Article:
A separation can be a daunting and traumatic experience for adults. However, many couples going through a separation will also have children to consider. With Children's Mental Health Week taking place from 5th to 11th February 2024, we provide some tips to help children who are feeling the effects of a family separation.

Every child will respond differently to a separation. Reactions may even vary between siblings and according to age.

1. Put the child first

Regardless of the parents' feelings towards each other, it is important that the child's needs are prioritised. A child may feel torn between their parents and want to please them both. A good relationship between the child and each parent should be promoted, unless there are reasons why this cannot or should not be facilitated. When considering the amount of time a child should spend with each parent, the Scottish courts will treat the best interests of a child as being the paramount consideration.

2. Keep the child informed

It is up to parents to decide how and when they tell a child about the separation. The age of the child could impact on this decision and may inform the type of discussion that can be had with them. It may be helpful to plan the conversation in advance. Plenty of time should be set aside to enable the child to ask any questions. Children will require reassurance that they are still loved by their parents. They may have questions on how the separation will impact their life such as whether they will need to change schools, move house or stop seeing their friends. Any concerns the child has should be listened to and acknowledged appropriately, even if answers cannot immediately be provided.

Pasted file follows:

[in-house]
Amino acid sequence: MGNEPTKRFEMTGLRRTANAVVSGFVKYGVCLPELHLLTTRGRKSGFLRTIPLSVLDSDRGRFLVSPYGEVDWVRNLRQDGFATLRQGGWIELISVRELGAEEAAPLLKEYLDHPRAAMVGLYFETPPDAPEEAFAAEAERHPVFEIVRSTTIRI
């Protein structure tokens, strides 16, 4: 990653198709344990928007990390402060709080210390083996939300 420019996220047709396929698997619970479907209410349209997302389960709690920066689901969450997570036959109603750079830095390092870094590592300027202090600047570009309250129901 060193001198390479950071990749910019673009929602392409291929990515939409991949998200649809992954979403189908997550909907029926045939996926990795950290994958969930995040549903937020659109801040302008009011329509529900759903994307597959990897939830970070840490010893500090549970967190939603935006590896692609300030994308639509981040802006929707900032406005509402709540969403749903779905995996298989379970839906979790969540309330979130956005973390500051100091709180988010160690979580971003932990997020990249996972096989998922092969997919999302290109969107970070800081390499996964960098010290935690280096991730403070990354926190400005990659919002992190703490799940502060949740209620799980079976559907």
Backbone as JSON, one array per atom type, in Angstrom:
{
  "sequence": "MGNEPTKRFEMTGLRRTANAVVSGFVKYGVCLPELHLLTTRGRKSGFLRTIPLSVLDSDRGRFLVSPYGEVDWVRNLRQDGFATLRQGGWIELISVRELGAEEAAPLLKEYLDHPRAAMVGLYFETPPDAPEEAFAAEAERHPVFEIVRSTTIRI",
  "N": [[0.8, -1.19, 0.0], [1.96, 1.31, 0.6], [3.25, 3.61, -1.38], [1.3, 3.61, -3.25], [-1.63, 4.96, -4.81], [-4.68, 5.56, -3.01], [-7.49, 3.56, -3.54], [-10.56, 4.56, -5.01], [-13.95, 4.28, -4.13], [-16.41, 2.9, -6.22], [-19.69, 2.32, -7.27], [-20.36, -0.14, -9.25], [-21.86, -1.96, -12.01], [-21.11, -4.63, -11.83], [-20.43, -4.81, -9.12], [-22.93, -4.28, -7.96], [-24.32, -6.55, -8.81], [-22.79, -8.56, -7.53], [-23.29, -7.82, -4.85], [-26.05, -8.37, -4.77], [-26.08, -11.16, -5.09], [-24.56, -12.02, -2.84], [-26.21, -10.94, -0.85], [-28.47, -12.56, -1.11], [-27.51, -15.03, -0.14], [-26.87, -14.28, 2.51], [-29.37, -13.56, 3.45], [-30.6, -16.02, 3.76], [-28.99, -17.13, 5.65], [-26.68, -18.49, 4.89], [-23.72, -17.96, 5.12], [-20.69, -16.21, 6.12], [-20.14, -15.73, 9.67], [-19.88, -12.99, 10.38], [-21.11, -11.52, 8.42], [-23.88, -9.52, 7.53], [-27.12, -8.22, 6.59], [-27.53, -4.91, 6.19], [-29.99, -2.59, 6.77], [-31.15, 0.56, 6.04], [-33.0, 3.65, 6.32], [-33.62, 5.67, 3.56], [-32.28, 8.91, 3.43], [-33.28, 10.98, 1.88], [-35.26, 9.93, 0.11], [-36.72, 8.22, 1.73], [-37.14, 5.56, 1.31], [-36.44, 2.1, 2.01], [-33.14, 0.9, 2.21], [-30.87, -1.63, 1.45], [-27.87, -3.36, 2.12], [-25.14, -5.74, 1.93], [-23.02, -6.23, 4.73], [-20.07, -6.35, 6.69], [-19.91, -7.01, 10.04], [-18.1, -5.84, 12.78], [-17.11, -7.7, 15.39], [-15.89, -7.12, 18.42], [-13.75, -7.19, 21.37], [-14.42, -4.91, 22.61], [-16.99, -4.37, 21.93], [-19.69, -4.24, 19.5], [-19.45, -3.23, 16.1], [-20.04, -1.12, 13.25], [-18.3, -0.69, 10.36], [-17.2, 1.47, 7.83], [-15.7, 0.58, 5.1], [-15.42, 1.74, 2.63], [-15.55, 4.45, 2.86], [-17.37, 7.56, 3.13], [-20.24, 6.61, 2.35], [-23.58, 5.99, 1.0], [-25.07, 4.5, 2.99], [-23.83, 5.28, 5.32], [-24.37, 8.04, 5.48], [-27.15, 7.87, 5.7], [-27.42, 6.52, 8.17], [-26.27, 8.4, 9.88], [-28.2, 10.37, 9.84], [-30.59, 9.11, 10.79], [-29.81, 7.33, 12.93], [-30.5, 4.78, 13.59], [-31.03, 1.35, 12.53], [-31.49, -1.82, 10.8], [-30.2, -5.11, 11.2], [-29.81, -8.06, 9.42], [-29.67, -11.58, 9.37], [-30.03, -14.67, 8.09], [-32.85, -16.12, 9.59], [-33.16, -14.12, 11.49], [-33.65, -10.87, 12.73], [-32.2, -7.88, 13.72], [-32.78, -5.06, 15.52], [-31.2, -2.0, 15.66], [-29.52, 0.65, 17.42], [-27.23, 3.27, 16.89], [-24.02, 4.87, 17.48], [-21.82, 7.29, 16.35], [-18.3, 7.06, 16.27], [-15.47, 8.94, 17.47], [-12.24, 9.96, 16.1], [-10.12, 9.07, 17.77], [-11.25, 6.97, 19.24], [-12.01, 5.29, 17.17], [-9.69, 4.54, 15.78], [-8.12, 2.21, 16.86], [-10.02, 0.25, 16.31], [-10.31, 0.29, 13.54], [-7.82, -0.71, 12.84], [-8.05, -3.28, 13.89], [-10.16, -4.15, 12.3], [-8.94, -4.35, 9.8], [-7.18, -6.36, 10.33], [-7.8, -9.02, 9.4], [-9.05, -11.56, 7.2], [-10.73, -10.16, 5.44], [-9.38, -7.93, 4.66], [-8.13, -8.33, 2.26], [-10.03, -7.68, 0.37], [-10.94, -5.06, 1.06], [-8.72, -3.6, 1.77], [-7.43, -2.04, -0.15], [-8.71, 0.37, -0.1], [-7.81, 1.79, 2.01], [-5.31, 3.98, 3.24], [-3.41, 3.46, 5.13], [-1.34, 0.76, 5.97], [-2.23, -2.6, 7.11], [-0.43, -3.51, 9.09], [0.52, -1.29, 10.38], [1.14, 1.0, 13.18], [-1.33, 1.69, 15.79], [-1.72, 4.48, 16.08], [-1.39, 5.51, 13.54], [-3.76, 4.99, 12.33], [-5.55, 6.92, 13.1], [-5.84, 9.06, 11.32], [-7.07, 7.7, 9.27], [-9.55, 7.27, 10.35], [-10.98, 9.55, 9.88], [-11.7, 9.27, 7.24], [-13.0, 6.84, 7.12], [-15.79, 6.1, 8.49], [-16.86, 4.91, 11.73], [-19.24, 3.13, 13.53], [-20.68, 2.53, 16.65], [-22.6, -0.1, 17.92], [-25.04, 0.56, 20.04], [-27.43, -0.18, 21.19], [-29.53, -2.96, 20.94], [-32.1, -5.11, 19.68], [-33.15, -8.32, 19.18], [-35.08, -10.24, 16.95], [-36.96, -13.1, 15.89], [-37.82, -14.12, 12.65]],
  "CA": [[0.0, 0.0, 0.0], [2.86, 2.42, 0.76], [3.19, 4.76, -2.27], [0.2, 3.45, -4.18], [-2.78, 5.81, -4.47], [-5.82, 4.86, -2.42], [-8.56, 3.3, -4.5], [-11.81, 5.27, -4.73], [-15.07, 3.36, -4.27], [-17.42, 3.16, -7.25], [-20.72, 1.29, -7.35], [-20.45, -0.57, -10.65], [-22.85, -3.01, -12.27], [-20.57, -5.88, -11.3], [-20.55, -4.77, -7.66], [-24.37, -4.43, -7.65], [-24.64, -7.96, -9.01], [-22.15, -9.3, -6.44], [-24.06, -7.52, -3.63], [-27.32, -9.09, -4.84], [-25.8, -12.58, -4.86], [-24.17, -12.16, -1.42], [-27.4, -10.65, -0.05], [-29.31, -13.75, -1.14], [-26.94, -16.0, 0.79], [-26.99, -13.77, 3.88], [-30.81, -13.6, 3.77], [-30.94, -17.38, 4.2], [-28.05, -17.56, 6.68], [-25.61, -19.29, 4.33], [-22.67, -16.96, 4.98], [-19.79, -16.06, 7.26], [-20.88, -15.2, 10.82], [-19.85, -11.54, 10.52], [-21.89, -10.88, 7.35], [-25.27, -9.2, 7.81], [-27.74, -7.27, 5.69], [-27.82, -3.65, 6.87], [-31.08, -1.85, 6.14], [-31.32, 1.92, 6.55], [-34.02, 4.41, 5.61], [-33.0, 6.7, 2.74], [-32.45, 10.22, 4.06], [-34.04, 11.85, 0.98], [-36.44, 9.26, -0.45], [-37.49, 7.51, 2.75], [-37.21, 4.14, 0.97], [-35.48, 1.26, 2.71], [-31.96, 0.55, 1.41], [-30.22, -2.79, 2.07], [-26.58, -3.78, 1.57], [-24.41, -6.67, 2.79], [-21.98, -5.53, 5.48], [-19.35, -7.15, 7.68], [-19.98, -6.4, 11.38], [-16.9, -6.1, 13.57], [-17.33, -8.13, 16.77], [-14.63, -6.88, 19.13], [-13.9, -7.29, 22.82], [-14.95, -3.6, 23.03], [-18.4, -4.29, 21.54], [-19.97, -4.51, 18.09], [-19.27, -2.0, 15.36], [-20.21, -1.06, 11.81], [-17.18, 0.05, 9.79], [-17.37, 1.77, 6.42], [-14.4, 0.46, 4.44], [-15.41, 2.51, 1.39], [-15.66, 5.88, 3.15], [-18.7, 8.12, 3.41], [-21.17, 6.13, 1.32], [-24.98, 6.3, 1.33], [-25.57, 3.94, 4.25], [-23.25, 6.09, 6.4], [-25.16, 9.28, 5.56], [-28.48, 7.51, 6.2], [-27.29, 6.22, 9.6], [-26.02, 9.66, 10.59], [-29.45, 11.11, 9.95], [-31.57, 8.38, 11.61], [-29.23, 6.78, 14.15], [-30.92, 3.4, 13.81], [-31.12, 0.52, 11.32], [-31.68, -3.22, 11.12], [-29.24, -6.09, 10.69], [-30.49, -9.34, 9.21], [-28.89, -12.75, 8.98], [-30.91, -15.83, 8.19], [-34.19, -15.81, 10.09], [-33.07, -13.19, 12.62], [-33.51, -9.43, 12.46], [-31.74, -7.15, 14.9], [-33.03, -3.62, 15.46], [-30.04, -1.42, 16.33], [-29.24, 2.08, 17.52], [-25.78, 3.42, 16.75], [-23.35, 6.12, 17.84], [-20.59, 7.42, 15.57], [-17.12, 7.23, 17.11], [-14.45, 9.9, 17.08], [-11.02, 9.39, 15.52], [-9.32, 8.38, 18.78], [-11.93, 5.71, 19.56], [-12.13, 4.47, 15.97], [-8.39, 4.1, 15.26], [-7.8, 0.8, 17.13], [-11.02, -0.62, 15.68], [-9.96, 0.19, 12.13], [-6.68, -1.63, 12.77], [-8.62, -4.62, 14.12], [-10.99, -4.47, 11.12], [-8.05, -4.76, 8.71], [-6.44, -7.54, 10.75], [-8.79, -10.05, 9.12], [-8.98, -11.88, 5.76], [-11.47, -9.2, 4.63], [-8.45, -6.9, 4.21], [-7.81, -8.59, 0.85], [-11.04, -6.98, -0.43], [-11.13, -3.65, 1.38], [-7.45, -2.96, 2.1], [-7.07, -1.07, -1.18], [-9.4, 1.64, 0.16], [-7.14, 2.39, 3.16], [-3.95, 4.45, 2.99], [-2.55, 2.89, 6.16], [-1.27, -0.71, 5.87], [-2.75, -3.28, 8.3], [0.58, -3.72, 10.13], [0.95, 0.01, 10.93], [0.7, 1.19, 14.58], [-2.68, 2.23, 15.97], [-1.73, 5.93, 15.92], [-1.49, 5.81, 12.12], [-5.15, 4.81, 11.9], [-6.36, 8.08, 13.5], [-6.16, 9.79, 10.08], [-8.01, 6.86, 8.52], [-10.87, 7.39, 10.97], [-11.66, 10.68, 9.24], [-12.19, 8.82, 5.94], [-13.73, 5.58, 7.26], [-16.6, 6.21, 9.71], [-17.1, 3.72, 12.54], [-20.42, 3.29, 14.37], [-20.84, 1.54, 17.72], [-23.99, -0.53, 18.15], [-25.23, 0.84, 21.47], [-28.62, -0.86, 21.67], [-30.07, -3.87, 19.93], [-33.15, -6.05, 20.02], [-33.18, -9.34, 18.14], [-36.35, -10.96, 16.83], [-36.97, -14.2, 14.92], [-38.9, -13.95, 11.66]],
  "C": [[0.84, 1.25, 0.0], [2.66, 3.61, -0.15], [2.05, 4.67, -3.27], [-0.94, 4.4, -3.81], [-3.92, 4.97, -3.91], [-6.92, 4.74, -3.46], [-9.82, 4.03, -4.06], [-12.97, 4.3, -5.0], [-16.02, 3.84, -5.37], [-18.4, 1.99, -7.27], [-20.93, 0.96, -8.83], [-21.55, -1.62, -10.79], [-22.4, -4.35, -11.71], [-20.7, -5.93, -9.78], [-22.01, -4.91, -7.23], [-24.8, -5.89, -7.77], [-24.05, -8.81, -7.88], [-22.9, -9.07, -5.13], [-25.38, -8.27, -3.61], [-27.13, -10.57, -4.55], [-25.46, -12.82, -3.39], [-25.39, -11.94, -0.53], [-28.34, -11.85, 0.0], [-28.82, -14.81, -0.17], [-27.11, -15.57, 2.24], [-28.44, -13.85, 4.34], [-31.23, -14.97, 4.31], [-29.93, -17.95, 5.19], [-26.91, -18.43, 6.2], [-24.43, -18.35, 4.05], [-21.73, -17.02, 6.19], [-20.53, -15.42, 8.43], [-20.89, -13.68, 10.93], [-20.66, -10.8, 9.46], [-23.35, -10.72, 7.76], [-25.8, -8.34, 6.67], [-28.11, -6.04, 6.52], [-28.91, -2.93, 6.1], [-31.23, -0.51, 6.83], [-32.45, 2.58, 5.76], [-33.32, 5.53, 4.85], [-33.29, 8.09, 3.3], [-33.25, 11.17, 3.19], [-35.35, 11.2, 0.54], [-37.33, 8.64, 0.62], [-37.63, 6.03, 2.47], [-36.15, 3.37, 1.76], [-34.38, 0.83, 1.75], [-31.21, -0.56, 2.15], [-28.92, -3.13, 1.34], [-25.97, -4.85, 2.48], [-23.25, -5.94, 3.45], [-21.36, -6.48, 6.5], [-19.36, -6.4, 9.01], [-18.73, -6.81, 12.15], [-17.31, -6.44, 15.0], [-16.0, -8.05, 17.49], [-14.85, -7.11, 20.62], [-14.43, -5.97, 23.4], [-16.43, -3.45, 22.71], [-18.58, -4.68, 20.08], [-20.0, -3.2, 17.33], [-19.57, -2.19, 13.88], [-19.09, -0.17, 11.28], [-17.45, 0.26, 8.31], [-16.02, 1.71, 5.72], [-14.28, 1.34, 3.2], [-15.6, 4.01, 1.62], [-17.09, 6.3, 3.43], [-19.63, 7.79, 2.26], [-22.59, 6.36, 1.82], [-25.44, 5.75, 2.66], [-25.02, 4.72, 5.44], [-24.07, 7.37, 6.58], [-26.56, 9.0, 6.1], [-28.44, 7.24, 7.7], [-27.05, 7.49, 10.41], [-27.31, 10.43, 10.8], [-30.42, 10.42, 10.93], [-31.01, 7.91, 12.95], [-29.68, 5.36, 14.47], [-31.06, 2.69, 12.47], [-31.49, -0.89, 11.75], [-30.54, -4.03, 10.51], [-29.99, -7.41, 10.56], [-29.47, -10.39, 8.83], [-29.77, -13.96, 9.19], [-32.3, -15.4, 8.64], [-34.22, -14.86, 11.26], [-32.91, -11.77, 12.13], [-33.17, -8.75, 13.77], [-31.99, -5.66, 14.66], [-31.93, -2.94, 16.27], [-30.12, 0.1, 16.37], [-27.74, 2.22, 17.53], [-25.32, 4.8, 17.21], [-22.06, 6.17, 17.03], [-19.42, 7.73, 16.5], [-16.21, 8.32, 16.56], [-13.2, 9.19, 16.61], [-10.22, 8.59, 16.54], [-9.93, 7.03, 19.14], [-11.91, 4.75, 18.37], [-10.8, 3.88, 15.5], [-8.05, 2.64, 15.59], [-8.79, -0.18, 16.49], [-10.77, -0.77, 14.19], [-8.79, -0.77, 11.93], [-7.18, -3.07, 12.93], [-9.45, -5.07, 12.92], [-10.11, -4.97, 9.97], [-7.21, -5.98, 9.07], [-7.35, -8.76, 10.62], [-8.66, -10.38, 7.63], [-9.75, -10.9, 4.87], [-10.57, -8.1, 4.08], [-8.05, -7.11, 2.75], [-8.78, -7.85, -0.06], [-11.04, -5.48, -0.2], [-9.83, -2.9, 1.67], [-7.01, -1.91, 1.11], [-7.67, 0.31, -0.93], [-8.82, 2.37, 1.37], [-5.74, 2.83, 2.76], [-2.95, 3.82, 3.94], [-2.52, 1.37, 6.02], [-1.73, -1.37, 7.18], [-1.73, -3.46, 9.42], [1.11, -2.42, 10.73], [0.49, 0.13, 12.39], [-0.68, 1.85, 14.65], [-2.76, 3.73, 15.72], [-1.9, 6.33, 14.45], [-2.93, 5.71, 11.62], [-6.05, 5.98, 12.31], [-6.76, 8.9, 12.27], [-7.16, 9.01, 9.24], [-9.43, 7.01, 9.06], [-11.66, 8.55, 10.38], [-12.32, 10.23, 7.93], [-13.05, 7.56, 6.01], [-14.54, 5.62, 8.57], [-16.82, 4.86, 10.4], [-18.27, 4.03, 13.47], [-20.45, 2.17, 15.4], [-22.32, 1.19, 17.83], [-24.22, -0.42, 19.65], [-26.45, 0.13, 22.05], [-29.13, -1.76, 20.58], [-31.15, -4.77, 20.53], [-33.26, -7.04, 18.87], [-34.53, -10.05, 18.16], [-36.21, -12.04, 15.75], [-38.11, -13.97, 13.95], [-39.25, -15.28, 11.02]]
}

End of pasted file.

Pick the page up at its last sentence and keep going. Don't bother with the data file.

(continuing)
3. Minimise conflict

Whilst it is important to keep a child informed of certain matters associated with the separation, parents should take care that the child is not exposed to adult discussions or witness conflict between their parents. Parents should avoid speaking negatively about the other parent whilst the child is in their care.

4. Consistency is key

It can help a child adjust to a new home life routine if important parts of their life remain consistent such as schooling, activities and seeing their extended families. Communication is required from both parents following a separation as to how contact arrangements with the child will operate. Parents also have a duty to consult with one another regarding major decisions in a child's life such as education, healthcare and introduction of new partners.

5. Seek help from professionals

If a child is showing signs of struggling with a separation, it is important that seeking help from professionals is considered by parents. This can involve a discussion with the child's school, doctor or a family counsellor. There are various services available to help children cope with a separation. For younger children, services may include art and play therapy, therefore age should not be a barrier to seeking support.


Joanne Hunter